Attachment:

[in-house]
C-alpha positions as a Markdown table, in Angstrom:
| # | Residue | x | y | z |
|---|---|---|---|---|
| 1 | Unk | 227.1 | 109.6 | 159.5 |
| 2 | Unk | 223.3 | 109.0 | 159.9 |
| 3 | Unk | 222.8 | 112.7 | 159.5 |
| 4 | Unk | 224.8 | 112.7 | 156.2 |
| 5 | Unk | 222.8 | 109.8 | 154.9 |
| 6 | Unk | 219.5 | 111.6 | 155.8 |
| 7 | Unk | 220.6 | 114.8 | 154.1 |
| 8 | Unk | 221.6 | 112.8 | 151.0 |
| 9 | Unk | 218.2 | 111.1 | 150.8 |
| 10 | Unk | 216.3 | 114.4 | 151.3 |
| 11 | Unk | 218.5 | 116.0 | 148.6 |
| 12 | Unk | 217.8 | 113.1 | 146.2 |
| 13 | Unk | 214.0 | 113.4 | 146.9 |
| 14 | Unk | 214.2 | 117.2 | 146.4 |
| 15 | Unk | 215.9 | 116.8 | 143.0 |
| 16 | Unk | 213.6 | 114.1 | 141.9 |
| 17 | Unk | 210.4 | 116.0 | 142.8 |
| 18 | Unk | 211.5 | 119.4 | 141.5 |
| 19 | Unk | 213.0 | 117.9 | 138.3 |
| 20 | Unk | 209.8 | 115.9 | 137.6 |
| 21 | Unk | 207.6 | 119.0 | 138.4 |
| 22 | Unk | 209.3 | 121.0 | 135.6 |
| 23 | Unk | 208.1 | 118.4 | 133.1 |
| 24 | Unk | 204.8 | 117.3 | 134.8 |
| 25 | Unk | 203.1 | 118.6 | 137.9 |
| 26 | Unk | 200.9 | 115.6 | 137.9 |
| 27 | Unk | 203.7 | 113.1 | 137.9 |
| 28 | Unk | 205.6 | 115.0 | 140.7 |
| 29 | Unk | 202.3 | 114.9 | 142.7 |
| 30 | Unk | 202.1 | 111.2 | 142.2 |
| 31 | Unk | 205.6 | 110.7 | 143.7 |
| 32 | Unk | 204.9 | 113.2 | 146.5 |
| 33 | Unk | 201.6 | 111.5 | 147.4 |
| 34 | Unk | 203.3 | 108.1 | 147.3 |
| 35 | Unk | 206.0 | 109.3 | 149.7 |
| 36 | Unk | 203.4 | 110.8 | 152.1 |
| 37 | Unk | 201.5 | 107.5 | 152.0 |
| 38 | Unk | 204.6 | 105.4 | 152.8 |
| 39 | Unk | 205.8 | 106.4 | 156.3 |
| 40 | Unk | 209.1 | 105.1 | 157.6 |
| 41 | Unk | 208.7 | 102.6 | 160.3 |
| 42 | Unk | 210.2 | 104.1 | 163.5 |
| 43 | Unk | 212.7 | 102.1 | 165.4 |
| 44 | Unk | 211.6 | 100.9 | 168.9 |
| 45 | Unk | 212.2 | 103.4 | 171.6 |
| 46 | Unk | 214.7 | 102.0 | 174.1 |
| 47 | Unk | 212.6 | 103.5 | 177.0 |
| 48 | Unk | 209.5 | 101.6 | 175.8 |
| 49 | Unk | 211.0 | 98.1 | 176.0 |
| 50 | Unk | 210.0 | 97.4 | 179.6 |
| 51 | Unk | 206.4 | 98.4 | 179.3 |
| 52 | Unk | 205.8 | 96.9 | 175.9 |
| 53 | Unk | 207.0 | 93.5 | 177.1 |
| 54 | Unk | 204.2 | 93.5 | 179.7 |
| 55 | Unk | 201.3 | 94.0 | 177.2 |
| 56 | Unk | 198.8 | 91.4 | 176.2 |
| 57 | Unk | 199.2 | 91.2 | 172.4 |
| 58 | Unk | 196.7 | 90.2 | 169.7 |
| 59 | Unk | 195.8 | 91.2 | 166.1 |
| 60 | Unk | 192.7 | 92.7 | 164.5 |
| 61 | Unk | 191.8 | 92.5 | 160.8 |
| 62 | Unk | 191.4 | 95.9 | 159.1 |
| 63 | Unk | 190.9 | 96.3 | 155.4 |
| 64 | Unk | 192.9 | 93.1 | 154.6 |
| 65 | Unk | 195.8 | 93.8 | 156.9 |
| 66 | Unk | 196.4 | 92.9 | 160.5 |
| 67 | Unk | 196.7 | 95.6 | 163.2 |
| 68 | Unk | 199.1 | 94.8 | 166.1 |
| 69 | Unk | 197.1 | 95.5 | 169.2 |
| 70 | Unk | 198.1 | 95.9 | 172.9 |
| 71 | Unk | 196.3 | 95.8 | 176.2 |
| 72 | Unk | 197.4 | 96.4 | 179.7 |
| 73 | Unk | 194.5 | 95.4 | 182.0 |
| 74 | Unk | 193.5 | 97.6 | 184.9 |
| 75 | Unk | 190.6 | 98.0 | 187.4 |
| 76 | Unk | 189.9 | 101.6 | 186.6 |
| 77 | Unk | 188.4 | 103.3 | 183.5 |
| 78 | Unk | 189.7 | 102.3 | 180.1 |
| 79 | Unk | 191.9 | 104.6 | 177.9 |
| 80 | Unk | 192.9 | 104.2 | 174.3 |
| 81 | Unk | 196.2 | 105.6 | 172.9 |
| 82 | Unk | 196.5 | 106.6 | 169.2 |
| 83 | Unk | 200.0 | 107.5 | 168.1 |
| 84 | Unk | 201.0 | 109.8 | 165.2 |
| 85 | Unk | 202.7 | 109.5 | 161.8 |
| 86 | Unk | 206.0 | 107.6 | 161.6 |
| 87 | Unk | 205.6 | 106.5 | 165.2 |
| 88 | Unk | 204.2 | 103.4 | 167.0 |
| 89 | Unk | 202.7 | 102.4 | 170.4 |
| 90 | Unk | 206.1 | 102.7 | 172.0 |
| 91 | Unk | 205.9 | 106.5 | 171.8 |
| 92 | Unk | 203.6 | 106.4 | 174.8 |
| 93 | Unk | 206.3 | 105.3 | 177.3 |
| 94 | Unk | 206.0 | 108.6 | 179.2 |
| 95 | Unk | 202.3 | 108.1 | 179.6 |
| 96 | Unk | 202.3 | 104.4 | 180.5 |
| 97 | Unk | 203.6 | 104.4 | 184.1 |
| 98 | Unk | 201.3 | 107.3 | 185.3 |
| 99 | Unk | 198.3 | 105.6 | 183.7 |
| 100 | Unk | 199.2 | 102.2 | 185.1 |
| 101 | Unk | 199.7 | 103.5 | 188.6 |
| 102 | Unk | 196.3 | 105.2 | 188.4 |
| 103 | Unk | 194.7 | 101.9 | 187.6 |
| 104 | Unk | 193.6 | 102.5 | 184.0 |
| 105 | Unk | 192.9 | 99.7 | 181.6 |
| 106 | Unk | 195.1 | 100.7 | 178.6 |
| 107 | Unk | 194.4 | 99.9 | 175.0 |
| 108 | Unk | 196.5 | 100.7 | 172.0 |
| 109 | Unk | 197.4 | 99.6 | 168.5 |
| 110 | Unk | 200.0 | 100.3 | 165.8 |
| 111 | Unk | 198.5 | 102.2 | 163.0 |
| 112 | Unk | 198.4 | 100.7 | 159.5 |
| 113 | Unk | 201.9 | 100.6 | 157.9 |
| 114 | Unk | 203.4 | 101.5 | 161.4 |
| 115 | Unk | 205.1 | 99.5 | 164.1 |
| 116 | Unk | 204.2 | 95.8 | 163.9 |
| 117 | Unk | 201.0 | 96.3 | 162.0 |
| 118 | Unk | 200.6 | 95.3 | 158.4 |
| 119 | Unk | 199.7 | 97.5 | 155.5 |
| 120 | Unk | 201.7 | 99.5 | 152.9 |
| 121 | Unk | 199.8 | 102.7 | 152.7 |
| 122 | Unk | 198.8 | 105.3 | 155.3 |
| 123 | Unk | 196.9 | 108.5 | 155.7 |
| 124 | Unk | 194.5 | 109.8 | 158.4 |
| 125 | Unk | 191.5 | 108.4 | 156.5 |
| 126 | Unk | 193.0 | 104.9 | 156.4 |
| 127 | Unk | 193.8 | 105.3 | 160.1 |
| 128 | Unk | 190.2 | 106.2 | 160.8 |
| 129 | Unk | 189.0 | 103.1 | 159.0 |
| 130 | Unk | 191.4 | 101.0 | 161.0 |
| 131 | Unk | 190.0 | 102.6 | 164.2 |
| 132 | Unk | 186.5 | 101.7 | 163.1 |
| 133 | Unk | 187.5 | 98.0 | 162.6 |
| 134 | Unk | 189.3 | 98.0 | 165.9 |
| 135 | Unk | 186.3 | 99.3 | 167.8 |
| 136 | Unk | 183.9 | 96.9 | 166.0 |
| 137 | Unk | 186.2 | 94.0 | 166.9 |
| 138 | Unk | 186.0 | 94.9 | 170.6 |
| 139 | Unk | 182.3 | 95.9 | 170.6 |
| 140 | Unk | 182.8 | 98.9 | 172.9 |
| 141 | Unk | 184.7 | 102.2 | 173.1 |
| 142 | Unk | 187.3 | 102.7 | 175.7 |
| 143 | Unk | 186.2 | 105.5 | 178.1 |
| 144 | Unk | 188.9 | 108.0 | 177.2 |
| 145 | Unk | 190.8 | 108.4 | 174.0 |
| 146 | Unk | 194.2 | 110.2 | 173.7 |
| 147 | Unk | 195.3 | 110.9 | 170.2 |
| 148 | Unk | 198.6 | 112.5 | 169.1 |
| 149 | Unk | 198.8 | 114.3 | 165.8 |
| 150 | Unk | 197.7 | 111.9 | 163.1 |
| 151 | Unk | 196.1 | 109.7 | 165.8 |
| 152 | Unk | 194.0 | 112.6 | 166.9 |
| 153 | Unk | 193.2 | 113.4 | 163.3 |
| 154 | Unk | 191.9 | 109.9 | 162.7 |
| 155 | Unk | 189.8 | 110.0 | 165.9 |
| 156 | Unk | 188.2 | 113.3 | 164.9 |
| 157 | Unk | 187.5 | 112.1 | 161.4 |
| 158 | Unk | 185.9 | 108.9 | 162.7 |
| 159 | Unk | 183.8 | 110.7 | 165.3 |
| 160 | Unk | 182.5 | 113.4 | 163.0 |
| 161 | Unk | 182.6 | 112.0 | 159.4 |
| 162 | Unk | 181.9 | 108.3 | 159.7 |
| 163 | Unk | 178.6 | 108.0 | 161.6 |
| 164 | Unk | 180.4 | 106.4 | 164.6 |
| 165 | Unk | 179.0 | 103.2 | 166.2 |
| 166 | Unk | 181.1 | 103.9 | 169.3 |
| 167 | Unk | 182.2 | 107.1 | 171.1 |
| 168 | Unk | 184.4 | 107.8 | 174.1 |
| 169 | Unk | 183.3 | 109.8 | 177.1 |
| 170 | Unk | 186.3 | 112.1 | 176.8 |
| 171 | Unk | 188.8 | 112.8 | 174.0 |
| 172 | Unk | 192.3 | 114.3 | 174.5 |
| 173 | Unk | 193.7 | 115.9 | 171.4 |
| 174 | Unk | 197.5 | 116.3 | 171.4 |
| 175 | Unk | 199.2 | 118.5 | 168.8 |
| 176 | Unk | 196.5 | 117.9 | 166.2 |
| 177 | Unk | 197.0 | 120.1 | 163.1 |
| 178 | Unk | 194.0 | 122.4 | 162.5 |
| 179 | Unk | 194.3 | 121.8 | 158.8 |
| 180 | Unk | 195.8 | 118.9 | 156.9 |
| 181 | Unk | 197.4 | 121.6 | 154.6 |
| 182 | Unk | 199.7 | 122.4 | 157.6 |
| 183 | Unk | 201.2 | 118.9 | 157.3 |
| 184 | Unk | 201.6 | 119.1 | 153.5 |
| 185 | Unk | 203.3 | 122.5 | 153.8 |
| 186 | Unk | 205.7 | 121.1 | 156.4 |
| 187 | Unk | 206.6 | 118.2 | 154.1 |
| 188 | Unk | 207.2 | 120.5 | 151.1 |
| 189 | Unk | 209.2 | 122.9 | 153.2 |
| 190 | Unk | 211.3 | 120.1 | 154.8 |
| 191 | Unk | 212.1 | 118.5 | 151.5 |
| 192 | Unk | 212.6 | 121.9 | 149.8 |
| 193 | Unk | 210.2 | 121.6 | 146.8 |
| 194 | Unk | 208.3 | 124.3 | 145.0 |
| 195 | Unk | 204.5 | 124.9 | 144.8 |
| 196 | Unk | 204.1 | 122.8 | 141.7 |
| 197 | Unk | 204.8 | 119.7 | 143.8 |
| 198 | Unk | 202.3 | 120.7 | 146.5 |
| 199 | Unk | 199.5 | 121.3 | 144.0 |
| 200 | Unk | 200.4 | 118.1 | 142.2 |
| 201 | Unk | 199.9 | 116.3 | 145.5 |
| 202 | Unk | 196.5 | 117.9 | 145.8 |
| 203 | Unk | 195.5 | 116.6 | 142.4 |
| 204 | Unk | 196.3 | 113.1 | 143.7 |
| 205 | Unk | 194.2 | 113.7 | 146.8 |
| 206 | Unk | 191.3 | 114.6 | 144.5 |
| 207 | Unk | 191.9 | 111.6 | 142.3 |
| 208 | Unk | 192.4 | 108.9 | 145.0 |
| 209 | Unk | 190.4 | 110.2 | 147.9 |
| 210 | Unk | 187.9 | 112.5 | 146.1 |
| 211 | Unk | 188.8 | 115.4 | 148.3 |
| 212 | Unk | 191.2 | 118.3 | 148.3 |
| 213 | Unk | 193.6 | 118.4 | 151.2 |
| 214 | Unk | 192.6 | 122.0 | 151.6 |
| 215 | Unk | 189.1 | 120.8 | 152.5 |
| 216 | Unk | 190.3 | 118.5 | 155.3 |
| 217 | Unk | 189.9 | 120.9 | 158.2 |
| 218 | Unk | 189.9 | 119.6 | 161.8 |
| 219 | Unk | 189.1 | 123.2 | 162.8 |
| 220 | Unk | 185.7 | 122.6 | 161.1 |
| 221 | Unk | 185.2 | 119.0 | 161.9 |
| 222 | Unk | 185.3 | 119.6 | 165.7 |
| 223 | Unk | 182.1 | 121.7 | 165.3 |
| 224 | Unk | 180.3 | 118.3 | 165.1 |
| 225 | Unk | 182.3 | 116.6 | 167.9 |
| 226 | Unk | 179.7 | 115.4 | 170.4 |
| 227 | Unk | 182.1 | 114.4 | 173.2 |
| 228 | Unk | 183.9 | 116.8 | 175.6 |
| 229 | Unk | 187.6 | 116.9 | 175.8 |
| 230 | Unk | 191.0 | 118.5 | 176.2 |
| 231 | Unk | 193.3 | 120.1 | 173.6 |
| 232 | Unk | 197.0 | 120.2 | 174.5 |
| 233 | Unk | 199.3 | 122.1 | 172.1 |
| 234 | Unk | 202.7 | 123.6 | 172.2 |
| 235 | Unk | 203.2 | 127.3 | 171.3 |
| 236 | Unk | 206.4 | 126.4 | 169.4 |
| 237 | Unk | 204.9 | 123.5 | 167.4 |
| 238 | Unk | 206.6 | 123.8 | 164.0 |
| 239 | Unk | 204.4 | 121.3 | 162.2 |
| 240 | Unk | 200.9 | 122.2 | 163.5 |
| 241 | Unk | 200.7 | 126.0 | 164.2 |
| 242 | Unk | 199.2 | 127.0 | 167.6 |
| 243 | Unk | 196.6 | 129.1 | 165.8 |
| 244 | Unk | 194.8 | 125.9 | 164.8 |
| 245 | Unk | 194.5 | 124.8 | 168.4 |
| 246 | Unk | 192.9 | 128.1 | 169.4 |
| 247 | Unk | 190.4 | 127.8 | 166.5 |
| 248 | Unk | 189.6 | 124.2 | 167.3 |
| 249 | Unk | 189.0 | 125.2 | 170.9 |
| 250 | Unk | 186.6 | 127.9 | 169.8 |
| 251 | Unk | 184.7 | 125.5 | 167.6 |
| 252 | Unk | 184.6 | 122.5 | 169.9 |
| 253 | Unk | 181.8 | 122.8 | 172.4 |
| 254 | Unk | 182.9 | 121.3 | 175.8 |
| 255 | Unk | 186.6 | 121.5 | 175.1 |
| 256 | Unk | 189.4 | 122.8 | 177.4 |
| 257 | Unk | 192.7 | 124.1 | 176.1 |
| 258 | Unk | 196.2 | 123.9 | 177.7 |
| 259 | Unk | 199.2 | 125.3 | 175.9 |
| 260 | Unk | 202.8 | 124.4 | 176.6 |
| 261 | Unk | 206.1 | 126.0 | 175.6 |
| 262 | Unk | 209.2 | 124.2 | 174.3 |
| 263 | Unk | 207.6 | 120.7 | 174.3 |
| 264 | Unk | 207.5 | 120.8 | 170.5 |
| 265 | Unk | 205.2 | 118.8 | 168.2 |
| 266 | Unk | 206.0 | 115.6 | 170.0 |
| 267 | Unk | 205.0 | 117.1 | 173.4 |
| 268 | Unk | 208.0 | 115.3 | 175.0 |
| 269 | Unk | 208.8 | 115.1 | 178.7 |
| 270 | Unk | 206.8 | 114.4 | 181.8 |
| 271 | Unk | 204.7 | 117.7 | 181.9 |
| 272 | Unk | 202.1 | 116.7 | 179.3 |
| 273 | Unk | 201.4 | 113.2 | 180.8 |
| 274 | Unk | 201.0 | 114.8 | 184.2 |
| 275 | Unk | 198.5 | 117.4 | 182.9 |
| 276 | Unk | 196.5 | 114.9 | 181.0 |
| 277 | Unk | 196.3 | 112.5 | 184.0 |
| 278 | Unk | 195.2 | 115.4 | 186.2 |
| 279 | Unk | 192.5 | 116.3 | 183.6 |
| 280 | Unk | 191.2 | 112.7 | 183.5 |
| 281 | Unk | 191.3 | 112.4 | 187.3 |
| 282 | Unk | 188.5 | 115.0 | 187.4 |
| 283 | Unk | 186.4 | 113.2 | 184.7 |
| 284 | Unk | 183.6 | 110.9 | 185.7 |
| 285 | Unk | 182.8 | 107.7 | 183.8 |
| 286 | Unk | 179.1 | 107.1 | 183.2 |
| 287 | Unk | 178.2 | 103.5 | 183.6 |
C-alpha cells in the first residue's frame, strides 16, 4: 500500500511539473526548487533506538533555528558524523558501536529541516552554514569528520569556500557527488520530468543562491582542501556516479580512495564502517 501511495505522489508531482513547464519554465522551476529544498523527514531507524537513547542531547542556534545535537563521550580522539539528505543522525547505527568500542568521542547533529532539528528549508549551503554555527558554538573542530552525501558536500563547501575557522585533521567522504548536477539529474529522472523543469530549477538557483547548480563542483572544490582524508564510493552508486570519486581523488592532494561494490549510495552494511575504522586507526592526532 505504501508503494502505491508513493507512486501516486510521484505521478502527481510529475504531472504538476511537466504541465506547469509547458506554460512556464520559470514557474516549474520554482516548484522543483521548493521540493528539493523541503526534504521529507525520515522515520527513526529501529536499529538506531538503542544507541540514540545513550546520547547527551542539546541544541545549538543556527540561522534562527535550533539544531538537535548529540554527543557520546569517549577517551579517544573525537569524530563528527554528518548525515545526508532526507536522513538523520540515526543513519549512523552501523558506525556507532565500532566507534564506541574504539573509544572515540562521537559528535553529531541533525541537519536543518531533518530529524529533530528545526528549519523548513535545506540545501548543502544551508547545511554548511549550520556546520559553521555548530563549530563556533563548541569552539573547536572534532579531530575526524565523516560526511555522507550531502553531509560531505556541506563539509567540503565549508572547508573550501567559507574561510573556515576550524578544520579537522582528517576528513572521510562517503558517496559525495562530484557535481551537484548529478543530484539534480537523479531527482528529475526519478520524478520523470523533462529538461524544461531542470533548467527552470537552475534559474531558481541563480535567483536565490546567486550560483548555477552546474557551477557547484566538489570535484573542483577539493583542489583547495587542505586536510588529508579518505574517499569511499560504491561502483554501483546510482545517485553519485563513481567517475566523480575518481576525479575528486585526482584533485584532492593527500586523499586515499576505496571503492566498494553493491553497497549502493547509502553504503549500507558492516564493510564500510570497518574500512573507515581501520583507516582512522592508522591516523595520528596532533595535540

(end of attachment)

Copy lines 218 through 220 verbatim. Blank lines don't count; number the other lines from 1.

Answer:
| 214 | Unk | 192.6 | 122.0 | 151.6 |
| 215 | Unk | 189.1 | 120.8 | 152.5 |
| 216 | Unk | 190.3 | 118.5 | 155.3 |